Between 2018 and 2020 there were 969 vehicle crashes involving animals in Wayne County that injured 33 people and did more than $2.7 million in damage.

However, last year the frequency of such crashes decreased across the state, according to figures kept by the N.C. Department of Transportation Traffic Safety Unit.

The number of such crashes totaled 18,607 last year — an 8.5% decrease from 2019, according to the Traffic Safety Unit, which compiles an “Animal Related Crashes” report each year.

Wayne County was an exception where the number grew. It had 273 crashes in 2018; 307 in 2019; and 389 in 2020 to rank 16th in the state during that period.

Statewide during that same period, there were 56,942 such crashes — usually involving deer and often occurring in the twilight hours during the fall — that claimed six lives, injured 2,698 and did $160.5 million in damages.

About 7% of all vehicle crashes in the state involve animal strikes.

The overall decline is attributed partially to an overall drop in highway travel last year during the height of the COVID-19 pandemic.

The decrease also indicates that ongoing safety messages for reducing one’s risks of being involved in a deer collision are having an impact, said Matthew Cowhig, the DOT engineer who compiles the report.

“Almost half of these animal-related crashes are occurring between October and December and at night, which is when people should be especially vigilant,” Cowhig said.

About half of the 56,942 crashes occurred over those three months — 7,934 in October (13.9%); 12,906 in November (22.7%) and 7,840 in December (13.2%). That is the time the deer are in rut, and it is deer-hunting season too.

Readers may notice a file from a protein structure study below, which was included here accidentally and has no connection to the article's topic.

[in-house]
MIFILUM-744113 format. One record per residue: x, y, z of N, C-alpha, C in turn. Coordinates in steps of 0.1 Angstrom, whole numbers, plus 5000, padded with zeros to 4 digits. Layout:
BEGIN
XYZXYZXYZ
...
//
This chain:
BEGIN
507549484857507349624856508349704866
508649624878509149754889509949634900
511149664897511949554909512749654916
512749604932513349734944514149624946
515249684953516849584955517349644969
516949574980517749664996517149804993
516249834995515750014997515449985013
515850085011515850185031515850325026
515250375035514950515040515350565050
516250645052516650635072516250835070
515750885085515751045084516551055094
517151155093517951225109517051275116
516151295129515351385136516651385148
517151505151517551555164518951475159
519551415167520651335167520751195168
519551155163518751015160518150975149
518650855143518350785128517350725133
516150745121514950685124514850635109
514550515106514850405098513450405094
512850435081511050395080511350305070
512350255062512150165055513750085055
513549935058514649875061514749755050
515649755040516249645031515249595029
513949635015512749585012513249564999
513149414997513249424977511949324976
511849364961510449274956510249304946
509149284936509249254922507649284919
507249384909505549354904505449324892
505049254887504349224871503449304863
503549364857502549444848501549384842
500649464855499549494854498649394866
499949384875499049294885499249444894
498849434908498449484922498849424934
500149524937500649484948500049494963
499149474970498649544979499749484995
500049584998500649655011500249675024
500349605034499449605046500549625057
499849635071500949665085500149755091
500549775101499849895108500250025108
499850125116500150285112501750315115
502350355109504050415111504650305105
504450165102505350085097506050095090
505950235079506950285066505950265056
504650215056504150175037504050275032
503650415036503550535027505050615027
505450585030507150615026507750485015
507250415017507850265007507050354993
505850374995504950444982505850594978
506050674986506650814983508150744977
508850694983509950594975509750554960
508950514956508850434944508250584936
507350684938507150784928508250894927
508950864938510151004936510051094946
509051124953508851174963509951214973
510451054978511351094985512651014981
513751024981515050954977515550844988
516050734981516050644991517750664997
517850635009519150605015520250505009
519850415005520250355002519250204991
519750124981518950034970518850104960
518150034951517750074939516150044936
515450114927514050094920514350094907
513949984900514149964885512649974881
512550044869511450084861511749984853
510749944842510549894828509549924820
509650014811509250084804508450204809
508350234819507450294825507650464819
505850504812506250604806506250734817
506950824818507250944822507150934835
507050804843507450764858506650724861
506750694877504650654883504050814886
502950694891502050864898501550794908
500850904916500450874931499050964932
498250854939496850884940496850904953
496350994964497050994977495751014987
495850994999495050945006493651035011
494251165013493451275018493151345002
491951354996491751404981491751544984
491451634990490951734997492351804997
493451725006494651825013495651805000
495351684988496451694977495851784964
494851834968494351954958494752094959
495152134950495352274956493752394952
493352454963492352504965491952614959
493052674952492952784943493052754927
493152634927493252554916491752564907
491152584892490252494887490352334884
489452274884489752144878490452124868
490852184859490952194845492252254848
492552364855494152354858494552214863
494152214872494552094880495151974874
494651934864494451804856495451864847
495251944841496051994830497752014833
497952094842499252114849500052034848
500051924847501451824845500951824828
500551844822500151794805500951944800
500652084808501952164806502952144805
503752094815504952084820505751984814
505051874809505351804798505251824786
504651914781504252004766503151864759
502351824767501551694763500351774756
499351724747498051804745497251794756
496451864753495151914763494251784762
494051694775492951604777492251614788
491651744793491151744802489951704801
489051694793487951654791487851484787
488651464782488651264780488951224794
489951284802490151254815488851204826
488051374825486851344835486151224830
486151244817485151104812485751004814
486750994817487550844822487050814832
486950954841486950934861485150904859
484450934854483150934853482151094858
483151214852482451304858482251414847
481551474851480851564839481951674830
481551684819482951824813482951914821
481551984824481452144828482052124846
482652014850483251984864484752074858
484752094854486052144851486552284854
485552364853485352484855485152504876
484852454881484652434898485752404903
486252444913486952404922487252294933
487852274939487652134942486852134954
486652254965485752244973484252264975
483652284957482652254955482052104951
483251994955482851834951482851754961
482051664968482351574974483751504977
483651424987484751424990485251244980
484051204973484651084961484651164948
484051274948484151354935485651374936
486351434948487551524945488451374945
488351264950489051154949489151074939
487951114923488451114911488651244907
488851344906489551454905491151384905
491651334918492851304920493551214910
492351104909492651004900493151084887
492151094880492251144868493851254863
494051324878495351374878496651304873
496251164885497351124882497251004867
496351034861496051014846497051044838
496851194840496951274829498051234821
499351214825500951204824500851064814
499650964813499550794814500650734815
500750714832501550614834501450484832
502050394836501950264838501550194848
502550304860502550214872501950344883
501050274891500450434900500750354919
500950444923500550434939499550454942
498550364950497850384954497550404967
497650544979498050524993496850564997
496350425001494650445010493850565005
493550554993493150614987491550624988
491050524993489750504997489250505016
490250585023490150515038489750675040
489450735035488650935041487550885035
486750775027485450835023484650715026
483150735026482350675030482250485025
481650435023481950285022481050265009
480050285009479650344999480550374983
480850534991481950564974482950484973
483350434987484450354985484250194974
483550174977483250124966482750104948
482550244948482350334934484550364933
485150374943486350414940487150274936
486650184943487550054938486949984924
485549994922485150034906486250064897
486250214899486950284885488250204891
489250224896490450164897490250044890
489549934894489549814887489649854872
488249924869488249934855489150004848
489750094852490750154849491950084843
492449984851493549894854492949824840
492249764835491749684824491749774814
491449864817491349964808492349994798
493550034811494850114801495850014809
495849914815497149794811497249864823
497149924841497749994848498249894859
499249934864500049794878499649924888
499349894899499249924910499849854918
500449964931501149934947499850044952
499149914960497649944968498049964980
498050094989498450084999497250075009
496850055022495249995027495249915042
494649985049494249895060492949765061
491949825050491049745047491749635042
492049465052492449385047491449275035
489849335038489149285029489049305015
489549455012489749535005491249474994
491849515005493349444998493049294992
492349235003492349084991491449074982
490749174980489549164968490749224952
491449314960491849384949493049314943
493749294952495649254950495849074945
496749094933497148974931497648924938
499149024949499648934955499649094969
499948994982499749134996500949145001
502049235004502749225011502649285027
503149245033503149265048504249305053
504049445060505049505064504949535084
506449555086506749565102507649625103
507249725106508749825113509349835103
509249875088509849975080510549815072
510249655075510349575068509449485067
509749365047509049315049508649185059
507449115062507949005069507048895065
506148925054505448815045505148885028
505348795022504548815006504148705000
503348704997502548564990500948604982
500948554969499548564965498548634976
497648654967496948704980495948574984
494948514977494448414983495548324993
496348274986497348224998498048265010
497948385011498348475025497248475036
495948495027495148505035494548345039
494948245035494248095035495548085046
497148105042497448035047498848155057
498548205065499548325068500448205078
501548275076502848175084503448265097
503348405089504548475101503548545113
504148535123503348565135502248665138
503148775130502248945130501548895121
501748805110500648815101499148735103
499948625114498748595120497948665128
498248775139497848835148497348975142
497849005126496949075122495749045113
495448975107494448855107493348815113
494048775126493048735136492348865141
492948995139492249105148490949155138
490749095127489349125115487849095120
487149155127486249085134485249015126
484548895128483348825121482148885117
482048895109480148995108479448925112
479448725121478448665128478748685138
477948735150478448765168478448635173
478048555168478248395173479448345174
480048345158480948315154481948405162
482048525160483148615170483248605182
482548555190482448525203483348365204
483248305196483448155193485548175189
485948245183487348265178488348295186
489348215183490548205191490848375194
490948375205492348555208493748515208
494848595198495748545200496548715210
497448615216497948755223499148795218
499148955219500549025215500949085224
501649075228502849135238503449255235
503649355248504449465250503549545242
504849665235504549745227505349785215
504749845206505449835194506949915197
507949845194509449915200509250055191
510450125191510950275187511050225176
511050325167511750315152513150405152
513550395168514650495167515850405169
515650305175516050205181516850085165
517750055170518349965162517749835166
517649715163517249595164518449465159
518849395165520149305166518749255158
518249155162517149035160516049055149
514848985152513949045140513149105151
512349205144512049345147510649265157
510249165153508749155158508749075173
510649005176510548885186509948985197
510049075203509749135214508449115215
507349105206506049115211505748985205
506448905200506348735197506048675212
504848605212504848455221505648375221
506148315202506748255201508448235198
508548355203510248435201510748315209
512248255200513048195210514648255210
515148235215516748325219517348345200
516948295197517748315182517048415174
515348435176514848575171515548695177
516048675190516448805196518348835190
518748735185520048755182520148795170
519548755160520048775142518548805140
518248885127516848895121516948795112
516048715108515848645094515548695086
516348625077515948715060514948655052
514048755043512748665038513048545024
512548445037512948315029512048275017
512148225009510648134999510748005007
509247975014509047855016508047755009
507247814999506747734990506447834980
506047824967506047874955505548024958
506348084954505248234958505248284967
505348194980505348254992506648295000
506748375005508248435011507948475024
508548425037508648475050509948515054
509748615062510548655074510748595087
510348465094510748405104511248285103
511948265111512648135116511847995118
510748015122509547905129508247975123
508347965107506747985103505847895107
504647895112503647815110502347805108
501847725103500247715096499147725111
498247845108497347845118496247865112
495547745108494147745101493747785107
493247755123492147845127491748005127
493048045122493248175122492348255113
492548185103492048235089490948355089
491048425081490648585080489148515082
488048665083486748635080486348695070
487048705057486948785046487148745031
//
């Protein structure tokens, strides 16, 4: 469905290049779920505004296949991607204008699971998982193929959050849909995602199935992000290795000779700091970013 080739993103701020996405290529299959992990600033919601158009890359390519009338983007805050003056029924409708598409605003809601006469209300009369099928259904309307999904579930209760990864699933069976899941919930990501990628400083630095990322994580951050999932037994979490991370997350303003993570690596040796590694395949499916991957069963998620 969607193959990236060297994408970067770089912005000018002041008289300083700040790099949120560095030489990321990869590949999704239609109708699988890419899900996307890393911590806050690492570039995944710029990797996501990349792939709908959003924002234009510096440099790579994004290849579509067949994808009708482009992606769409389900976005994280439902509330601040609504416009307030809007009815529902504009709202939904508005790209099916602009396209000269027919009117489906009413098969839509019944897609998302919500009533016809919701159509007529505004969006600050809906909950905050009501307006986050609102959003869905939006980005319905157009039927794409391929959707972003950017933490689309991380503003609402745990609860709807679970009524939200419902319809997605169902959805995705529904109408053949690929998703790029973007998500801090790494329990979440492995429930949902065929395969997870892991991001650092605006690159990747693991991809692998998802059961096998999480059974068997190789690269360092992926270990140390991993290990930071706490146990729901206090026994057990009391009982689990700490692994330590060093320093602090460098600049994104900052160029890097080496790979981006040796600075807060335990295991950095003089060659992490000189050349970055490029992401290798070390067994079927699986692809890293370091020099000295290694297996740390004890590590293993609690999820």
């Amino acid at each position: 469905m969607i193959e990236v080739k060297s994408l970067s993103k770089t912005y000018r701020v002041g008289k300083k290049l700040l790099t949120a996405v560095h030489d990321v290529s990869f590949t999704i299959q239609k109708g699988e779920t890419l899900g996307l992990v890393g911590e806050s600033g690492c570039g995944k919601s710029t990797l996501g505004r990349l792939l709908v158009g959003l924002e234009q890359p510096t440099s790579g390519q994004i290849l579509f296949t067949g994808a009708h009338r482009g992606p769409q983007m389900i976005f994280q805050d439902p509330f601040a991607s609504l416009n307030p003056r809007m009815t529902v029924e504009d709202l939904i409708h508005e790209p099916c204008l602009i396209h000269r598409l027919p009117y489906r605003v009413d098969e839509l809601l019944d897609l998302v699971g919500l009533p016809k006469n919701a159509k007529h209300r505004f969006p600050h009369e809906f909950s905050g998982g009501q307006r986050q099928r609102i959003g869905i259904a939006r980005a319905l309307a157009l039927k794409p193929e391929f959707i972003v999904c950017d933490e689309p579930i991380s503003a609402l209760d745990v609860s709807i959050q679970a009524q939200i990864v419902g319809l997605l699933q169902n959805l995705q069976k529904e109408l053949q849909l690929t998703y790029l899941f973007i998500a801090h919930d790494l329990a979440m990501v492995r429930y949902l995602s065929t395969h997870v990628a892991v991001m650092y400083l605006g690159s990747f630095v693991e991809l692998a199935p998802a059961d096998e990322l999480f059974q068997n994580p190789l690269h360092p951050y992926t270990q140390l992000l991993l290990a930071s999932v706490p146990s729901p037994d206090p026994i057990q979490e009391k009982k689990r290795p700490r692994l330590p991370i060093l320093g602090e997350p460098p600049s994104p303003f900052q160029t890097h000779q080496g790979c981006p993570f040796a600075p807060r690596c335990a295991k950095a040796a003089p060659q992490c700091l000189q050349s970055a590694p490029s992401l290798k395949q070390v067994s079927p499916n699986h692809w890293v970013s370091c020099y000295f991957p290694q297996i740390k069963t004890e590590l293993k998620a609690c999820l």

Early morning and late afternoon into early evening are when more than half of the crashes happened — 22% between 5 and 7 a.m. and 39% between 6 and 10 p.m.

The report does not include the areas of the county where the crashes occurred.

However, the crashes are not limited to rural areas. Several years ago a deer and car collided on East Ash Street near Stoney Creek Park.

Also, deer often have been seen along Stoney Creek Parkway and in a field off Elm Street near Stoney Creek Park.


Wake County had the highest number of animal crashes, 2,750 for the three-year period from 2018-2020, according to the DOT report.

For the past eight years Wake County has led the state in the animal report because of its large geographic size and its fast residential growth, according to the DOT report.

Housing subdivisions in the county are sprouting up across once-rural areas where deer used to be able to roam without encountering much highway traffic.

The top 10 counties had a combined 15,737 animal crashes over the last three years causing a nearly combined $44 million in damage, 719 injuries and three deaths.

The top 10 counties in animal crashes for that period are:

1. Wake County — 2,570 (one fatality and 131 injuries.)

2. Pitt County — 1,712 (80 injuries)

3. Guilford County — 1,707 (118 injuries)

4. Union County — 1,493 (51 injuries)

5. Randolph County -1,467 (two fatalities, 53 injuries)

6. Duplin County — 1,397 (41 injuries)

7. Columbus County — 1,379 (47 injuries)

8. Mecklenburg County — 1,361 (105 injuries)

9. Brunswick County — 1,344 (46 injuries)

10. Robeson County — 1,307 (47 injuries)

Gates, Bertie and Rutherford counties reported one fatality each.


Here are some tips regarding animal (usually deer) crashes:

• Always maintain a safe amount of distance between your vehicle and others, especially at night. If the vehicle ahead of you hits a deer, you could also become involved in the crash.

• Slow down in areas posted with deer crossing signs and in heavily wooded areas, especially during the late afternoon and evening.

• Most deer-vehicle crashes occur where deer are more likely to travel, near bridges or overpasses, railroad tracks, streams and ditches.

• Drive with high beams on when possible and watch for deer eyes reflecting in the headlights.

• Deer often travel in small herds, so if you see one deer near a road, be alert for others.

• If you see deer near a road, slow down and blow your horn with one long blast.

• Do not swerve to avoid a collision. This could cause you to lose control of your vehicle and cause a more serious crash.

• If your vehicle does strike a deer, do not touch the animal. A frightened and wounded deer can be dangerous or further injure itself. Get your vehicle off the road, if possible, and call 911.

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